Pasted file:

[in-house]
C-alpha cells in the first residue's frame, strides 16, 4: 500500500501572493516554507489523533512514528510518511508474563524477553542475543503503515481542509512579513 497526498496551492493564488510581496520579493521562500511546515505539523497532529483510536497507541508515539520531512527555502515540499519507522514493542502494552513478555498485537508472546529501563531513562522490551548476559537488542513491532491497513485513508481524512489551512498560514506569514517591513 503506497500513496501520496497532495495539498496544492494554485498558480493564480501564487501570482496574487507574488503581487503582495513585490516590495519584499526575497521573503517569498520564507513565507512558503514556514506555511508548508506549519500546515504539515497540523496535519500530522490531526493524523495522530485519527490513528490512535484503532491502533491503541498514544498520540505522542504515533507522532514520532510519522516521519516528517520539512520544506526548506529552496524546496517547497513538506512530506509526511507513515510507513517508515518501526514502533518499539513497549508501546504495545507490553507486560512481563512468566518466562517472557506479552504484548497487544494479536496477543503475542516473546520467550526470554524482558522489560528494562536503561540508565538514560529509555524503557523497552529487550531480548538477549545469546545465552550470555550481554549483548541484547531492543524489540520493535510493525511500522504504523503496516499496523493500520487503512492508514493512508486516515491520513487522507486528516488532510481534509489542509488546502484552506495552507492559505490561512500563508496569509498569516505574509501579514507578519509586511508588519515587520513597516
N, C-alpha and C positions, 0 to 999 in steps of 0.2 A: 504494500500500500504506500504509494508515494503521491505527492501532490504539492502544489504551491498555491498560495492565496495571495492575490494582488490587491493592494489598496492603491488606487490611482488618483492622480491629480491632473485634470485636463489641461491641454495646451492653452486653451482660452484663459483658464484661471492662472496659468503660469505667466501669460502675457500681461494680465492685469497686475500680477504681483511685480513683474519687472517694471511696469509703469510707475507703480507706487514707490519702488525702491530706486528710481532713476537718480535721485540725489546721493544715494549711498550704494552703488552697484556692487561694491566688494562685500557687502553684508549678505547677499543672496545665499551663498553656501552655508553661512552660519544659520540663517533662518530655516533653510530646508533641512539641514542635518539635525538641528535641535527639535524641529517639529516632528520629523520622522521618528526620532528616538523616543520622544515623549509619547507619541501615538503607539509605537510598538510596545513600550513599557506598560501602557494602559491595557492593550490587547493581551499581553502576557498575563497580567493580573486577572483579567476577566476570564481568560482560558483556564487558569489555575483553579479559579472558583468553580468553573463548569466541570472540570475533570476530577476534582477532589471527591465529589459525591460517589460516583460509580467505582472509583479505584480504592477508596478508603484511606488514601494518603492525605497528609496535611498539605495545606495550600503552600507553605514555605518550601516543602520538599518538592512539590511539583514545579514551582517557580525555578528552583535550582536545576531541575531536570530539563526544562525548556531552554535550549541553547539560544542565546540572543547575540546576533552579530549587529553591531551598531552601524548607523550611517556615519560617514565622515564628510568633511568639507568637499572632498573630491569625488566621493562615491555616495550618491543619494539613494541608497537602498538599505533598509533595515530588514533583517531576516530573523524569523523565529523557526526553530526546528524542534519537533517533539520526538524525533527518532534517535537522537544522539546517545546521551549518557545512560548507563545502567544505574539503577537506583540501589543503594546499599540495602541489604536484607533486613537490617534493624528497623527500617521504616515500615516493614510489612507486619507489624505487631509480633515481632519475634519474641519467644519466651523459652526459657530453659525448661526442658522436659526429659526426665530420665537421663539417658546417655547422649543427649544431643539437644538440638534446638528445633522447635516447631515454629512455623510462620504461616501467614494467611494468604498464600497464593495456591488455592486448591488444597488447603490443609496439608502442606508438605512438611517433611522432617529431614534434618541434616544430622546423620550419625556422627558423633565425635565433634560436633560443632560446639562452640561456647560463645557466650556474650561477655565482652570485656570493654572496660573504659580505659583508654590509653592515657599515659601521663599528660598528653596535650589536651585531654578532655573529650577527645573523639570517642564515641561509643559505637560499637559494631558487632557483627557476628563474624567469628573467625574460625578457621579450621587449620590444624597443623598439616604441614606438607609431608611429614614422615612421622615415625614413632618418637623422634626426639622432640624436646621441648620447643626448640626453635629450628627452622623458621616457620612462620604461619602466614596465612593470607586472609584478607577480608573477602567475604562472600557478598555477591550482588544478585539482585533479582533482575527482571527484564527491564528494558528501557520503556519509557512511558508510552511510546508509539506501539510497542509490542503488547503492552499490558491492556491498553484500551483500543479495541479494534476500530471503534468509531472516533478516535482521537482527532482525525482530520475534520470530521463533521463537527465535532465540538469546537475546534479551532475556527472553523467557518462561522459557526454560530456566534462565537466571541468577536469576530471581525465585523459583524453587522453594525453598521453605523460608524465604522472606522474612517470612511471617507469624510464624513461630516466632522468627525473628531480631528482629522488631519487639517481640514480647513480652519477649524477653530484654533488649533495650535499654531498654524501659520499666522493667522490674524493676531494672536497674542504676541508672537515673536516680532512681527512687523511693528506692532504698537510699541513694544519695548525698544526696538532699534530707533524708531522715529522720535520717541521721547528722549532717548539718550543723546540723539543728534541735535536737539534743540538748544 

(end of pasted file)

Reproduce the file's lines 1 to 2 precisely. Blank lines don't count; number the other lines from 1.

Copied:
[in-house]
C-alpha cells in the first residue's frame, strides 16, 4: 500500500501572493516554507489523533512514528510518511508474563524477553542475543503503515481542509512579513 497526498496551492493564488510581496520579493521562500511546515505539523497532529483510536497507541508515539520531512527555502515540499519507522514493542502494552513478555498485537508472546529501563531513562522490551548476559537488542513491532491497513485513508481524512489551512498560514506569514517591513 503506497500513496501520496497532495495539498496544492494554485498558480493564480501564487501570482496574487507574488503581487503582495513585490516590495519584499526575497521573503517569498520564507513565507512558503514556514506555511508548508506549519500546515504539515497540523496535519500530522490531526493524523495522530485519527490513528490512535484503532491502533491503541498514544498520540505522542504515533507522532514520532510519522516521519516528517520539512520544506526548506529552496524546496517547497513538506512530506509526511507513515510507513517508515518501526514502533518499539513497549508501546504495545507490553507486560512481563512468566518466562517472557506479552504484548497487544494479536496477543503475542516473546520467550526470554524482558522489560528494562536503561540508565538514560529509555524503557523497552529487550531480548538477549545469546545465552550470555550481554549483548541484547531492543524489540520493535510493525511500522504504523503496516499496523493500520487503512492508514493512508486516515491520513487522507486528516488532510481534509489542509488546502484552506495552507492559505490561512500563508496569509498569516505574509501579514507578519509586511508588519515587520513597516